Climate change alters the geographic distribution of ticks

DOVER, Del. “No matter where you live in America, ticks are a part of life.

“There’s an abundance of it,” said Delaware state epidemiologist Kristen Rios. “They’re hard to see, they’re hard to spot – and that’s a problem in itself.”

Ticks can carry and transmit diseases to humans, such as Lyme disease, among others.

Dr. Ashley Kennedy, a tick biologist for the state of Delaware, collects ticks from state public lands and national wildlife refuges to see where they are most abundant.

Kennedy collects the samples by passing a white cloth over the foliage.

Delaware is one of the best states in the country for ticks and accompanying Lyme disease cases. The state recently launched a web page where tick encounters can be reported.

Now, however, other states are joining the tick fray.

According to the Centers for Disease Control, comparing the number of confirmed cases of Lyme disease in 2001, compared to 2019there has been a huge growth in cases in the northeast and greater spread in states like Ohio, Michigan, Indiana, Wisconsin and Minnesota.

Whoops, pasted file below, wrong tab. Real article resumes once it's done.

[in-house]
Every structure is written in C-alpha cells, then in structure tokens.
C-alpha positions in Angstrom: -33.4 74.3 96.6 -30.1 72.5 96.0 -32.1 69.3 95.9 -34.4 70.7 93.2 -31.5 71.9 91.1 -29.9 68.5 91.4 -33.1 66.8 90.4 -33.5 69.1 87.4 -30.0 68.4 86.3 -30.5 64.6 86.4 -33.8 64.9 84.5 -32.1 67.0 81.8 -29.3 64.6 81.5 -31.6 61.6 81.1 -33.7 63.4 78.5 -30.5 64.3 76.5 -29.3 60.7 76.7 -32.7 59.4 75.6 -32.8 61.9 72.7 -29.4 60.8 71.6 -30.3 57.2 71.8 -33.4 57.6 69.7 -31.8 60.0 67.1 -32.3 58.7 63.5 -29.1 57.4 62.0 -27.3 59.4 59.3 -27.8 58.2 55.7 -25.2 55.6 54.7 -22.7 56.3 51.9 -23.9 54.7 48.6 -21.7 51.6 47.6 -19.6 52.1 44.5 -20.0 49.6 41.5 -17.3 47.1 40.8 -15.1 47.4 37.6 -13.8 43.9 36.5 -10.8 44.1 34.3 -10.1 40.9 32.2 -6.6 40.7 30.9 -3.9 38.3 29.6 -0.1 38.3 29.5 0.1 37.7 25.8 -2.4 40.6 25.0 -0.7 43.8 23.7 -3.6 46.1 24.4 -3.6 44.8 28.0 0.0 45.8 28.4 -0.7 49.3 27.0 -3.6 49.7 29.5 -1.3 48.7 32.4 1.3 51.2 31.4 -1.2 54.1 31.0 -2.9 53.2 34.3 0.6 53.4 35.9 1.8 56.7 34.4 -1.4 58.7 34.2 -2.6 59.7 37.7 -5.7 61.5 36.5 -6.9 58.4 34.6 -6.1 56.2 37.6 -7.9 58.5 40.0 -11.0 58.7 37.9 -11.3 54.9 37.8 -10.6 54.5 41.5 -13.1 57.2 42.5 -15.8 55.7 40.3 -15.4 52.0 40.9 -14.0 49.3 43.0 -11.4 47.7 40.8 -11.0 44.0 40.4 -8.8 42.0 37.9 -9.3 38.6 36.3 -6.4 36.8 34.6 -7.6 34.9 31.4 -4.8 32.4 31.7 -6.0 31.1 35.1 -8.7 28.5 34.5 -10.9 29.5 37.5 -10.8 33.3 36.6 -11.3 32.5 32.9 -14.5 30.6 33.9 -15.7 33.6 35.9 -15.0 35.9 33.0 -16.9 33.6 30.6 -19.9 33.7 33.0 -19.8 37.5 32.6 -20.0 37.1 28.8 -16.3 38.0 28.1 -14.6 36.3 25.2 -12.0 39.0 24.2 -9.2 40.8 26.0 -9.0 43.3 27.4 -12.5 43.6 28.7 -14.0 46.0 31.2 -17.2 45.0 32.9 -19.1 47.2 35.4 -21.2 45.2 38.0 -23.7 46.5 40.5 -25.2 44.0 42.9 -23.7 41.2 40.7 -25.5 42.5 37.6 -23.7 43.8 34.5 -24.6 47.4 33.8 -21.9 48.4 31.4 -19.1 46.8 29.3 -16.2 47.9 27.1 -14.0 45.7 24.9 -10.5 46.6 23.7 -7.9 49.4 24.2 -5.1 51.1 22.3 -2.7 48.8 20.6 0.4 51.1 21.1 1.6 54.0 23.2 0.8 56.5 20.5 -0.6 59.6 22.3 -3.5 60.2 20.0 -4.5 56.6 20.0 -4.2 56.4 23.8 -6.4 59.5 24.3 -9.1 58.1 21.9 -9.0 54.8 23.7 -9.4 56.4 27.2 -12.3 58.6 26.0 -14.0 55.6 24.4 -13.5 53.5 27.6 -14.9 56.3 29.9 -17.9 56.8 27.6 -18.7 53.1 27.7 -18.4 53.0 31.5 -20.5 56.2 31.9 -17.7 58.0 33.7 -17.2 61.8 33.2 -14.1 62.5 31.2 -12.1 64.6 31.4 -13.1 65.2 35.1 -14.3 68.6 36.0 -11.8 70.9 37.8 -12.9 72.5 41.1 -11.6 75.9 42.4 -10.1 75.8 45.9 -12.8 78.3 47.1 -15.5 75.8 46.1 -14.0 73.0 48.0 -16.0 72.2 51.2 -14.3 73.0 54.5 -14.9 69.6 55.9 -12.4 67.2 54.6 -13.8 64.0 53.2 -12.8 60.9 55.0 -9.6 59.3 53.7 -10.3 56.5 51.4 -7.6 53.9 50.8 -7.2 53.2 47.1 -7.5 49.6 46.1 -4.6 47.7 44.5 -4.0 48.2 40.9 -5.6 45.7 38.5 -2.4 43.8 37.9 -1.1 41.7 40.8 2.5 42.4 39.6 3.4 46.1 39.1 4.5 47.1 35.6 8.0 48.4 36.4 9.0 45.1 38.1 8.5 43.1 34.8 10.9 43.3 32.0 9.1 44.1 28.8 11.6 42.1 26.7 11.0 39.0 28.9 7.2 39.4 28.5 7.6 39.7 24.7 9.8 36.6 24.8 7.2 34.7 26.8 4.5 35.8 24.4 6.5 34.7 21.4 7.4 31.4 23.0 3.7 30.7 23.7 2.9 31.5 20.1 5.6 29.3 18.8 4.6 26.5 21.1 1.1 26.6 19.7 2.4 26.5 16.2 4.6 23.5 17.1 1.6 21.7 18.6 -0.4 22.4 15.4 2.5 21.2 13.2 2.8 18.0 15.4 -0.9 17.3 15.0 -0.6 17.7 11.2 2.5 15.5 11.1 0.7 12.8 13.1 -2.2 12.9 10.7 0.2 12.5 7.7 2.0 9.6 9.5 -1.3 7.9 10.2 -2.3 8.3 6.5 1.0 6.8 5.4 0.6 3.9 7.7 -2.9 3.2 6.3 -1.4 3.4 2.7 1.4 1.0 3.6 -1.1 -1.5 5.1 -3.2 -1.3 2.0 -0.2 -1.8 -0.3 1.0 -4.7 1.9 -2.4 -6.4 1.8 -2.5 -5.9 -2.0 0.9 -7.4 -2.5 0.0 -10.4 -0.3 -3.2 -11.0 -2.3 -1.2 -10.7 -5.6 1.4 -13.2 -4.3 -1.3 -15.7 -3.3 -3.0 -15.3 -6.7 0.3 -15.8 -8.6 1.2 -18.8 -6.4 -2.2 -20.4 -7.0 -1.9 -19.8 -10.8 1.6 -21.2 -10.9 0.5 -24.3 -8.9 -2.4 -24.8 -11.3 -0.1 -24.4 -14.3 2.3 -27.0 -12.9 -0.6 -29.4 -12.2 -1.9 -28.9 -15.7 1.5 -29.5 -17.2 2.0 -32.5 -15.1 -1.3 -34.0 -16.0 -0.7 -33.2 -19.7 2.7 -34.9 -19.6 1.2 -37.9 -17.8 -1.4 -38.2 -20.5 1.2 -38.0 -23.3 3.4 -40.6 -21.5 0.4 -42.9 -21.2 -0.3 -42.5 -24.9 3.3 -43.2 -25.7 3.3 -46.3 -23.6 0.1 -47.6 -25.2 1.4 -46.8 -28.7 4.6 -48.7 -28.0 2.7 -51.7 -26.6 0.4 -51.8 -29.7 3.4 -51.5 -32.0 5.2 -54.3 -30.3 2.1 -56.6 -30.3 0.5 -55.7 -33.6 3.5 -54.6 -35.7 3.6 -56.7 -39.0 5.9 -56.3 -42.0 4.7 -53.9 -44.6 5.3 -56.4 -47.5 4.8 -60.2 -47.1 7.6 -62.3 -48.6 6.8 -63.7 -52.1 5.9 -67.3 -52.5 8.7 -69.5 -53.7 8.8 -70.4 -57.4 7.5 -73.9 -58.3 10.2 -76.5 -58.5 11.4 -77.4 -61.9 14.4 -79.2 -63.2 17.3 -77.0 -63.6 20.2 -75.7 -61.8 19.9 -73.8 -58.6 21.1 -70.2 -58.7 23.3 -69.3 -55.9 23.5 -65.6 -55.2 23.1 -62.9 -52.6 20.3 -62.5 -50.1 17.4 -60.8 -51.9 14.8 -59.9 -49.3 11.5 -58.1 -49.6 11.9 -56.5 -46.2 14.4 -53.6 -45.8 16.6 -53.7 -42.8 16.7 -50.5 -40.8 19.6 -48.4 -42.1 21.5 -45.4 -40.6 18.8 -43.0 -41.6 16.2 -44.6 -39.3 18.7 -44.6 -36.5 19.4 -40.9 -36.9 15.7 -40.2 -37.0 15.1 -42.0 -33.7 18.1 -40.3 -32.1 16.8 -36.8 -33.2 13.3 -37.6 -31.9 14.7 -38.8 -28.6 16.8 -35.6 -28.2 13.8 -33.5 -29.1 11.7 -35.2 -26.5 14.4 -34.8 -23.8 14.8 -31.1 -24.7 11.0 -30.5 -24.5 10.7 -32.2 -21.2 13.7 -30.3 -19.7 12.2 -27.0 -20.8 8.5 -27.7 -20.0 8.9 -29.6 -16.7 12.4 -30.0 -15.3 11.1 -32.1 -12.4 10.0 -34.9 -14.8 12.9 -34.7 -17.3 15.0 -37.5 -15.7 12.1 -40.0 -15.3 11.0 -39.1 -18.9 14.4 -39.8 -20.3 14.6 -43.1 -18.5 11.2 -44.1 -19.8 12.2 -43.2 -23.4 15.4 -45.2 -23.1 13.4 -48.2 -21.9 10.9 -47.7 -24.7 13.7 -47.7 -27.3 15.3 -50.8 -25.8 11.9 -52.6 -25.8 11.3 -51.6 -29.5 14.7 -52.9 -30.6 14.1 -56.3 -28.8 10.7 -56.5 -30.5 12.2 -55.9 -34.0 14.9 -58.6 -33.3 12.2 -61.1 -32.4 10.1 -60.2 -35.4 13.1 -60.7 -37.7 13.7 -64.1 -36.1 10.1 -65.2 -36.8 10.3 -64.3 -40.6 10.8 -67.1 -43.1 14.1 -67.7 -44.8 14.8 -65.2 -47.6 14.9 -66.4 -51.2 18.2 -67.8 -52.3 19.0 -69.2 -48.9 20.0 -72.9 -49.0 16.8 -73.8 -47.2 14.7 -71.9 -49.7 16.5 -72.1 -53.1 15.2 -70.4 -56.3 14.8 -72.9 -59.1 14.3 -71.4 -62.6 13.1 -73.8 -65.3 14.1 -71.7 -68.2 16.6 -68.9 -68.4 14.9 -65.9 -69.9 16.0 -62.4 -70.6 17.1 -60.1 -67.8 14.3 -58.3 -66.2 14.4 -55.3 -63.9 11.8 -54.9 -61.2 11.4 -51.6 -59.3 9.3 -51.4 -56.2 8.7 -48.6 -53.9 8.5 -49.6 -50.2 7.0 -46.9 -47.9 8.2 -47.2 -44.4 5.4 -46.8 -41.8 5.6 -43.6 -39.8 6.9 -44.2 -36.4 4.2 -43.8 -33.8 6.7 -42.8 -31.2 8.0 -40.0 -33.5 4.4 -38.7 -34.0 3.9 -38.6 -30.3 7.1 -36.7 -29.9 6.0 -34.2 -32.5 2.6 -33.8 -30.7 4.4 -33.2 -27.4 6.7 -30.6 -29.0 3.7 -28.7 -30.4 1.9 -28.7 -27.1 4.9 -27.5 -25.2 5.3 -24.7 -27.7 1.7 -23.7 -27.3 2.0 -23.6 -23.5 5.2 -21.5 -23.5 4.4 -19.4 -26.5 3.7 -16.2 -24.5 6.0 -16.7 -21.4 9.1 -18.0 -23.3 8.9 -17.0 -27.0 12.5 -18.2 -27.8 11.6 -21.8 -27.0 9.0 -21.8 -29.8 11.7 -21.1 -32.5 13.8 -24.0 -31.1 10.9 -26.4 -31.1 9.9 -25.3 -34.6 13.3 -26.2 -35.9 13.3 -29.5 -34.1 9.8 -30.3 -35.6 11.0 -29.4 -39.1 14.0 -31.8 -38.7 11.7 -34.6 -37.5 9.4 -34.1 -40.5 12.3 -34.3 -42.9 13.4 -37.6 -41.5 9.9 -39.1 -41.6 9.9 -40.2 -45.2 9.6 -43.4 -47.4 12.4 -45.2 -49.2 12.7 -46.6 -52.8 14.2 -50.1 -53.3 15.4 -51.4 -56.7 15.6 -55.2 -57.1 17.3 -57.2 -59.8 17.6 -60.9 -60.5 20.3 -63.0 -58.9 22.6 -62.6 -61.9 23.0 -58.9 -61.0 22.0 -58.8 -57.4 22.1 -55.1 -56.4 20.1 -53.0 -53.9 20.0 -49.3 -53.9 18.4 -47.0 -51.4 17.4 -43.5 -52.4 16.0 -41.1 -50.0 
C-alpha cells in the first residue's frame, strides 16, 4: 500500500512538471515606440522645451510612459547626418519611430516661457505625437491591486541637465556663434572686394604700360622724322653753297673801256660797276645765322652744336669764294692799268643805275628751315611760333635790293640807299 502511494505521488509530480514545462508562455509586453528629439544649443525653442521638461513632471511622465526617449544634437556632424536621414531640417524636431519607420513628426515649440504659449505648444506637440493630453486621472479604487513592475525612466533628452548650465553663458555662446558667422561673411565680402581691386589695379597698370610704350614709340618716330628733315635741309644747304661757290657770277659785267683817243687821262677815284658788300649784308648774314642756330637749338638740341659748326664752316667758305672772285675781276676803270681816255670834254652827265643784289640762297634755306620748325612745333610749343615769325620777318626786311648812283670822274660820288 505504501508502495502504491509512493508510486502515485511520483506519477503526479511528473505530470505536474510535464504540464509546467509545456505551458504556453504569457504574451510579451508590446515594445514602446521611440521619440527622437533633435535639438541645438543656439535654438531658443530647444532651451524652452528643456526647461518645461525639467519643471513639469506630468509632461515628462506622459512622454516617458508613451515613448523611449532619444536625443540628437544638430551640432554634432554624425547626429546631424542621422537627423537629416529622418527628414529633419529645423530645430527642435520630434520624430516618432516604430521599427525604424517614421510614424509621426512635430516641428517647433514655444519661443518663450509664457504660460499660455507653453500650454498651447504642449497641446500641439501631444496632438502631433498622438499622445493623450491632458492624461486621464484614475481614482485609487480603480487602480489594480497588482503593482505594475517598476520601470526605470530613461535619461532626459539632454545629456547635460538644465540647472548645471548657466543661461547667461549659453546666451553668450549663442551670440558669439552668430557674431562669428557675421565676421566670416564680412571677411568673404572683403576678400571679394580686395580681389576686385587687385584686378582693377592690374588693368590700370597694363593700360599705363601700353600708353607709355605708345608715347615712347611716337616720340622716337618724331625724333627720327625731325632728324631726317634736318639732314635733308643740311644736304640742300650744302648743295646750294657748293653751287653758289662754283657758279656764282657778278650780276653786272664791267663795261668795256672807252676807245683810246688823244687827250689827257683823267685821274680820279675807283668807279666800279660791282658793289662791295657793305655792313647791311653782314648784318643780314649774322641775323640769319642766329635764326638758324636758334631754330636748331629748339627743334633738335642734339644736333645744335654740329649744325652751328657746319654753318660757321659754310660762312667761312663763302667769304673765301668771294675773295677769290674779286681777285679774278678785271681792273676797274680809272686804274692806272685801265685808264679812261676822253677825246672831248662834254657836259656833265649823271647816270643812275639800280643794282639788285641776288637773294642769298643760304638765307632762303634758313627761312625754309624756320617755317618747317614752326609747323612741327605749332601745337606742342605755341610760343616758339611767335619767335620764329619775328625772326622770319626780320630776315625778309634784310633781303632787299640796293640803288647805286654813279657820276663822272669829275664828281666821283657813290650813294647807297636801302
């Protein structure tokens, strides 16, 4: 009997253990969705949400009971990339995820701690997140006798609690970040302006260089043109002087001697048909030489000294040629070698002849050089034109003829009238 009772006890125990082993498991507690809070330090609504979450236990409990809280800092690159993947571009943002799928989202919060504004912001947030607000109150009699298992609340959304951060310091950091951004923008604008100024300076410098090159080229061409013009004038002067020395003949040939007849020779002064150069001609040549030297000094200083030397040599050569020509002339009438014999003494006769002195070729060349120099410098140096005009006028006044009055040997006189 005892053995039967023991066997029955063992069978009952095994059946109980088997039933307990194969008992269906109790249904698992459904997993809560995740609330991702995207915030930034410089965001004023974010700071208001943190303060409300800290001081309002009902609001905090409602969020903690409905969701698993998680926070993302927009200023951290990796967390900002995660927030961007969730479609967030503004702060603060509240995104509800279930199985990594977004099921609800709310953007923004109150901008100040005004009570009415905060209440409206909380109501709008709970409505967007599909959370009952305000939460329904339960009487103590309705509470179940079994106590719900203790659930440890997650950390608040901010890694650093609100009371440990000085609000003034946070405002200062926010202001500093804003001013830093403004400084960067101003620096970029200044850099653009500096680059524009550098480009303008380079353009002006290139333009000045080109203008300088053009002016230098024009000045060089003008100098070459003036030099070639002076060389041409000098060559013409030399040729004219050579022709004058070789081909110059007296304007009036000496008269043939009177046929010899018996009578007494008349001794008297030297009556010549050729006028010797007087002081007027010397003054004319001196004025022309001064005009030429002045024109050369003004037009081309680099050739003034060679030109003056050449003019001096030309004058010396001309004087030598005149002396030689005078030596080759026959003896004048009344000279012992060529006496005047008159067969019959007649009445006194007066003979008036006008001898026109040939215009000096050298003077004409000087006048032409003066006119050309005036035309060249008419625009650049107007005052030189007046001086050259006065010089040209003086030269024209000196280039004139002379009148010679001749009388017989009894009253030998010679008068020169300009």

What’s behind the growth?

“Climate change probably plays a big part in that,” Kennedy said. “The trend is towards milder winters. So the ticks are more successful in surviving them, allowing them to really explore new territories, carve out a larger distribution.

That’s not all. Scientists are now investigating something new with ticks.

This is called Alpha-gal syndrome. Carried by Lone Star ticks – so called because of the white dot on their backs – their bite causes an unusual reaction in some people.

This makes them allergic to meat.

“These symptoms can range from itchy hives, or a rash, to swelling in certain parts of the face or indigestion, heartburn,” Rios said. “It’s very rare, but we’re seeing more cases of these pop-ups.”

There are ways to protect yourself. Experts recommend applying an insect repellent containing DEET.

Wear long sleeves and pants when possible, they said, as well as light colors, so you can easily spot ticks. It is also important to be sure to check for ticks when coming from outside.

If you find one, keep it simple, experts say: use tweezers to remove it.

Also, don’t forget your pets.

“I also try to check on my pets regularly,” Kennedy said. “And you want to remove the tick as soon as you find them, because the longer they’re attached, the more likely they are to transmit a pathogen to you or you.” to your pet.

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